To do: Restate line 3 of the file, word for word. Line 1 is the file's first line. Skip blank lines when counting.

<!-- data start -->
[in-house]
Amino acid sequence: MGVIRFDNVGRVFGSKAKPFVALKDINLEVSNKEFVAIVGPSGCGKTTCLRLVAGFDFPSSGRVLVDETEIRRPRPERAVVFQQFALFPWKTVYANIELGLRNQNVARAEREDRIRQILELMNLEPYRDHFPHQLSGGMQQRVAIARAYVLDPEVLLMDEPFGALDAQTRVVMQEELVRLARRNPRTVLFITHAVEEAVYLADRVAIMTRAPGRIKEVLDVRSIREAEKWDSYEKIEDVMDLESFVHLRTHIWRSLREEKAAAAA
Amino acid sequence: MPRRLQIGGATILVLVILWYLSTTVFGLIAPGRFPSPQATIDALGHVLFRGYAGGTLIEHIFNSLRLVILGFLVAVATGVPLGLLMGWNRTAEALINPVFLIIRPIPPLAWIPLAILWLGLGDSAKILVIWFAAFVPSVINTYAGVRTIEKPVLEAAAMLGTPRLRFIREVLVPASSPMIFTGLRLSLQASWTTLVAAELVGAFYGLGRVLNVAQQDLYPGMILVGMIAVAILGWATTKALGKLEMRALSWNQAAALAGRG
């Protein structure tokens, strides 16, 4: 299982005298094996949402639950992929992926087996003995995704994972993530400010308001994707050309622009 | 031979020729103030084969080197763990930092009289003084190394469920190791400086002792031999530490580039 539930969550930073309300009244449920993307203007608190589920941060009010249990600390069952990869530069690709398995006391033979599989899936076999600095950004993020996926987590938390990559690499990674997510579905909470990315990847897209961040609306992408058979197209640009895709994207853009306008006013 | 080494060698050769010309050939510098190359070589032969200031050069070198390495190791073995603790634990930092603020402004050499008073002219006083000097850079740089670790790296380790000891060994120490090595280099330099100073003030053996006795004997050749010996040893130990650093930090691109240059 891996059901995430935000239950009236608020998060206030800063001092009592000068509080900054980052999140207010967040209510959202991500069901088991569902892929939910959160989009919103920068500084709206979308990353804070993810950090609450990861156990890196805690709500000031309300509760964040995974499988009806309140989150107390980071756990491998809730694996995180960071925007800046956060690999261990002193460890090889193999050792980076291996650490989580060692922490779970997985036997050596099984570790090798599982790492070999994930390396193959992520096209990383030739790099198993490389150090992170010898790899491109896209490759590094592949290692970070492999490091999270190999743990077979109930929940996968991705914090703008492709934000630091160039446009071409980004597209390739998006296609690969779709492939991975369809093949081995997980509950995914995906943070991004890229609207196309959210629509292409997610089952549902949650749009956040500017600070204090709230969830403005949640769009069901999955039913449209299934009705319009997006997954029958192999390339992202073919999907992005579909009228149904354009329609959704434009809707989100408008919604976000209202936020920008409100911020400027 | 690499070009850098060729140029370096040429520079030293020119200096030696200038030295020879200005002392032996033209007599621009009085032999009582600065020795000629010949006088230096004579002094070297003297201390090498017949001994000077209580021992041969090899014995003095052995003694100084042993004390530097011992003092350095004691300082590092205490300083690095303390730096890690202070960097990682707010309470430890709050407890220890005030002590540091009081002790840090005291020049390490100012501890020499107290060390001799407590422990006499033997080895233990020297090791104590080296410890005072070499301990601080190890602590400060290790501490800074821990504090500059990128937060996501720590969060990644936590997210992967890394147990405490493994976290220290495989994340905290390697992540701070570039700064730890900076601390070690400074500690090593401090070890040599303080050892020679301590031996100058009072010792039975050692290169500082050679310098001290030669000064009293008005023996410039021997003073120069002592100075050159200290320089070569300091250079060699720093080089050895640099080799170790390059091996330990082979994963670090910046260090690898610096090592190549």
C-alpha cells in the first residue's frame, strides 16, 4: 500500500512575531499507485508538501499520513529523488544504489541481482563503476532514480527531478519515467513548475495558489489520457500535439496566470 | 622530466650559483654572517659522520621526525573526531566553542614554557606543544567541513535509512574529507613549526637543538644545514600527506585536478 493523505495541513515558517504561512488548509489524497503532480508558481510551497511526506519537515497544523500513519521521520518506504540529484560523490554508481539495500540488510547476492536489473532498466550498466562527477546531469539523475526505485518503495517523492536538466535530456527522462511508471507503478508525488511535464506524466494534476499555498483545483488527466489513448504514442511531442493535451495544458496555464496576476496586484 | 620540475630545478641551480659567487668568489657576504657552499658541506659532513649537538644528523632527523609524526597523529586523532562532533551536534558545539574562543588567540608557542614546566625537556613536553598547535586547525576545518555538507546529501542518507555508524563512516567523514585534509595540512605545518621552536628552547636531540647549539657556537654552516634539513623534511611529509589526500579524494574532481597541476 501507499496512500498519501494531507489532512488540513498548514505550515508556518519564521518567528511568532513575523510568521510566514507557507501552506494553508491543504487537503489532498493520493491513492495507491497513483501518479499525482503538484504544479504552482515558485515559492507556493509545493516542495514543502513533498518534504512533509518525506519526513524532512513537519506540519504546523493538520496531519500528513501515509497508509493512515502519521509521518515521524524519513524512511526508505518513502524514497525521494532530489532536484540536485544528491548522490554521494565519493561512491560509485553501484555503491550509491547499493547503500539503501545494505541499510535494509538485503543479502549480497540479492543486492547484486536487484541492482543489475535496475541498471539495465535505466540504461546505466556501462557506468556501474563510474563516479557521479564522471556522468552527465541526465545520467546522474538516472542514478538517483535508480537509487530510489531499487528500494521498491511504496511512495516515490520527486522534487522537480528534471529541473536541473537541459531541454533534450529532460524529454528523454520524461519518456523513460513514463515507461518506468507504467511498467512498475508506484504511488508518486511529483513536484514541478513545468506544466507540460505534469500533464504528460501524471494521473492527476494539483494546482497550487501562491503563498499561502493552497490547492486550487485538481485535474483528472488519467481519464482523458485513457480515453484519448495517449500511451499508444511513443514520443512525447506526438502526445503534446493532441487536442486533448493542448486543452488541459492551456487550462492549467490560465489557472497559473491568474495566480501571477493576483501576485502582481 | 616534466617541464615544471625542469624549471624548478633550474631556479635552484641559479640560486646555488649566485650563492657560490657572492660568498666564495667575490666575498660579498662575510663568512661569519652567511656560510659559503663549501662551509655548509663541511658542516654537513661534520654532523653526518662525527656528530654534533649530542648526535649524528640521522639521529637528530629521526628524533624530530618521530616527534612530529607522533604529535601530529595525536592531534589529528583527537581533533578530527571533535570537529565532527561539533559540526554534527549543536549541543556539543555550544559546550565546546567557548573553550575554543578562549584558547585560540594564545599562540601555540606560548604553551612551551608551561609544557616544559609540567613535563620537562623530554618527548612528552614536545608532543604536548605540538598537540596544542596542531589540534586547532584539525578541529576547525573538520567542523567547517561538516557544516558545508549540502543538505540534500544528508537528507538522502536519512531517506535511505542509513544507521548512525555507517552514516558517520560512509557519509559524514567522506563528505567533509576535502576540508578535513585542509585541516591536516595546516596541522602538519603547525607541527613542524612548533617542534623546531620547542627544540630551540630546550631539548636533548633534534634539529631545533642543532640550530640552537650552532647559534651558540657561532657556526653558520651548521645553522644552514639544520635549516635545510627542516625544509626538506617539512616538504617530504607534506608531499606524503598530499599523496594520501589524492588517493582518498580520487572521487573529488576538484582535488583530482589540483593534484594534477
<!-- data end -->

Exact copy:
Amino acid sequence: MPRRLQIGGATILVLVILWYLSTTVFGLIAPGRFPSPQATIDALGHVLFRGYAGGTLIEHIFNSLRLVILGFLVAVATGVPLGLLMGWNRTAEALINPVFLIIRPIPPLAWIPLAILWLGLGDSAKILVIWFAAFVPSVINTYAGVRTIEKPVLEAAAMLGTPRLRFIREVLVPASSPMIFTGLRLSLQASWTTLVAAELVGAFYGLGRVLNVAQQDLYPGMILVGMIAVAILGWATTKALGKLEMRALSWNQAAALAGRG